Many folks are skipping marriage these days, but a new study shows that happily married couples consider themselves healthier than their unmarried peers.
A University of Missouri assistant professor found that, in all stages of marriage, positive or negative relationships affect a person's perception of his or her health. In other words, cool it with the unnecessary arguments.
"Engaging with your spouse is not going to cure cancer, but building stronger relationships can improve both people's spirits and well-being and lower their stress," said Christine Proulx, who analyzed data from more than 700 married people.
So, is the study accurate?
"I know from experience that being in an unhappy marriage can be very unhealthy physically and mentally for a person. I was in an unhappy marriage for 19 years and paid the price for it with my health," said Suzanne Cordner, an Ohio woman who is now remarried. "The stress I was under created havoc in my body. It weakened my immune system, leading to many illnesses, and I still, to this day 14 years later, have medical issues that I need to see a doctor every week for."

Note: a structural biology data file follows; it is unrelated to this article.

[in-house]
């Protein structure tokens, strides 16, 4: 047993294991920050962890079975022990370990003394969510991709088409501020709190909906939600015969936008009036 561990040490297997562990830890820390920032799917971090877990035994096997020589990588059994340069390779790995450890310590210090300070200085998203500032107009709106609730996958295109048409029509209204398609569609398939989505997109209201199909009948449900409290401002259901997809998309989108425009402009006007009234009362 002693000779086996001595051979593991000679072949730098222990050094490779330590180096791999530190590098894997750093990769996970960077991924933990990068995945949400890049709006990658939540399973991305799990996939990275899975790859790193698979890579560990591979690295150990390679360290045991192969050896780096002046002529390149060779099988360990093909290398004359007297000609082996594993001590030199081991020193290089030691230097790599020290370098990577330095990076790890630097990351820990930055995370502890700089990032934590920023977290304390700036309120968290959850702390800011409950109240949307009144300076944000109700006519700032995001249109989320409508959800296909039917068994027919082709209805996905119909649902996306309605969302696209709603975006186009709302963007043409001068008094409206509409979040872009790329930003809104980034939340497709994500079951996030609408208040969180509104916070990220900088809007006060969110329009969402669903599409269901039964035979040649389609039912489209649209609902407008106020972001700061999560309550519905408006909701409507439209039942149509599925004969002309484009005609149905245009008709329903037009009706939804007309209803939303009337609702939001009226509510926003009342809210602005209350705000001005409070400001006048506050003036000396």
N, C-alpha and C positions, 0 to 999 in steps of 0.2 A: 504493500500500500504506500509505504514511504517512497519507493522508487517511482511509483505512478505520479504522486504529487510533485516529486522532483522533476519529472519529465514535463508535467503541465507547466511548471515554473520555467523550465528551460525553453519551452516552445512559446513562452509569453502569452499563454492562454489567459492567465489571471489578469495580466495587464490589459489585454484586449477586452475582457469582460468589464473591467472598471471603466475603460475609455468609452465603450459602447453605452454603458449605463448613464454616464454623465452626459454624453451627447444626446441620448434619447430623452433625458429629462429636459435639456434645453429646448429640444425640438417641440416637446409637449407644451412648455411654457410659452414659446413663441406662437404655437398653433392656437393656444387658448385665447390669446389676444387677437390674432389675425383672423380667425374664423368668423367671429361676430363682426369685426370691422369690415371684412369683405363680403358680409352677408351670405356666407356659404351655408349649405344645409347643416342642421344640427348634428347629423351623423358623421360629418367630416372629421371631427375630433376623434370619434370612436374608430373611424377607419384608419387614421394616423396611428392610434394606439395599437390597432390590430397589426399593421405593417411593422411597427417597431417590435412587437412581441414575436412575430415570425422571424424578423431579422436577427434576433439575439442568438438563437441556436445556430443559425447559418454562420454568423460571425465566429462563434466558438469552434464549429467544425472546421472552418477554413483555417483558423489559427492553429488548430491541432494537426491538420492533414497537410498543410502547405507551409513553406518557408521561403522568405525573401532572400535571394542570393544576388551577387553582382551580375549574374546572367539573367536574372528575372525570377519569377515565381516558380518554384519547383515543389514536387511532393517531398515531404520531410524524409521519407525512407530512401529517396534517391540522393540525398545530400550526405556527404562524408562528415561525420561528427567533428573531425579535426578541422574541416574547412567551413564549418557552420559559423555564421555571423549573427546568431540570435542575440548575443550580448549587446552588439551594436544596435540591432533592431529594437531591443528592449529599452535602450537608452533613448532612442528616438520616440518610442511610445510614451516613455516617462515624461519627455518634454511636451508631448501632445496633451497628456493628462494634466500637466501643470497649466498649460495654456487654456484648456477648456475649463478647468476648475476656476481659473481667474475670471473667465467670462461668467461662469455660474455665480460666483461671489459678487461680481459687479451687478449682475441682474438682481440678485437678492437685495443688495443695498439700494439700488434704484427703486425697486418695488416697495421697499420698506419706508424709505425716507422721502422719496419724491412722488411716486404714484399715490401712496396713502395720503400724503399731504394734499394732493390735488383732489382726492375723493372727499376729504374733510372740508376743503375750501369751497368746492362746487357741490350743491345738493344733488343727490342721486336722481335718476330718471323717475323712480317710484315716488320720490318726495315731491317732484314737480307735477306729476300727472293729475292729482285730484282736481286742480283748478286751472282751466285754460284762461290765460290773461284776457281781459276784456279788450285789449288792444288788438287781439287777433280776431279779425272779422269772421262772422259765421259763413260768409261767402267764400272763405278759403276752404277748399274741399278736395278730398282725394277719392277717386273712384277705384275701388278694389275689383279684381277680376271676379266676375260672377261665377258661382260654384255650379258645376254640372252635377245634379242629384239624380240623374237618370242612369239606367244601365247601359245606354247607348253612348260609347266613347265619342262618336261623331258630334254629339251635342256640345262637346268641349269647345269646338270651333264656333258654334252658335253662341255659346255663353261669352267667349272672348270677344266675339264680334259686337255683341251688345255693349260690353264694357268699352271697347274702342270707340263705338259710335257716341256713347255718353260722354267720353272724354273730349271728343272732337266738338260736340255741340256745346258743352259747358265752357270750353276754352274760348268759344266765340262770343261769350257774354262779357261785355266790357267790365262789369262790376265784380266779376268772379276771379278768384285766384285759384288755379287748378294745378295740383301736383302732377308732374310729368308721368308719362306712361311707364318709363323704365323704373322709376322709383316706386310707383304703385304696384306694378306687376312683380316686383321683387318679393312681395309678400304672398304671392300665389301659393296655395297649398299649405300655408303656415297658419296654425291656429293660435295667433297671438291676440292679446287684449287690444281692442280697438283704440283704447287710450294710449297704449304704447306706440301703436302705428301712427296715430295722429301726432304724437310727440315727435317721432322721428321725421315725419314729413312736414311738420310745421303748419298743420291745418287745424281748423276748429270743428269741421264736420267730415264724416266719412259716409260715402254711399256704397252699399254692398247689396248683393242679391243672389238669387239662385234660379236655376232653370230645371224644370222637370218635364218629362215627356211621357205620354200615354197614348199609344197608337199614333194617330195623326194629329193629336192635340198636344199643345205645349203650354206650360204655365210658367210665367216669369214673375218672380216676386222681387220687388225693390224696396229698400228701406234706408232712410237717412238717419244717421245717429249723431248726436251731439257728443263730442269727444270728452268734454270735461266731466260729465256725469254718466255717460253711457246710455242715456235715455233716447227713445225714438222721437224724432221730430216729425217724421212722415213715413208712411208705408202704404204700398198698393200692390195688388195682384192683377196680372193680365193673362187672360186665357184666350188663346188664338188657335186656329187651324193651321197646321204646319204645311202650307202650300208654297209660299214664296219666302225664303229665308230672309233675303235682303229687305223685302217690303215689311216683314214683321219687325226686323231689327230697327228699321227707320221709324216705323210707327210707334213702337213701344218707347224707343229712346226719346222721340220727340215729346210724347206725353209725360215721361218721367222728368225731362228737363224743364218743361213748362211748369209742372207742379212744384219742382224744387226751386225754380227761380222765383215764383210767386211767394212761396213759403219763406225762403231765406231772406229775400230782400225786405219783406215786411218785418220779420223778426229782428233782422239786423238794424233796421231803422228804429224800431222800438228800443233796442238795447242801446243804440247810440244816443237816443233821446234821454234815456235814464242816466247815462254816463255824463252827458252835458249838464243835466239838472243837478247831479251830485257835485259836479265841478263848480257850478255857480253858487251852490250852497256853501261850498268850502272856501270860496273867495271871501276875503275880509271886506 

Proulx suggested health professionals consider a patient's personal relationship when designing a treatment plan.
"I suspect we'd have higher rates of adherence if medical professionals placed more of an emphasis on incorporating families and spouses in patients' care," she said.
Becky Costello of Akron has been widowed for two years. She and Tim were married 36 years. It wasn't a perfect marriage, but Tim was perfect for her.
"During my period of acute grief, I was not as robustly healthy as I had been prior to Tim's death,'' she said. She didn't eat or sleep well, and could not feel joy and hope as she once had.
"But I know the happiness from loving Tim and being his wife was still in my heart even during the time of acute grief. And as I worked through the acute grief, I began to reconnect to those feelings, including the happiness and love from our marriage, which remain with me to this day."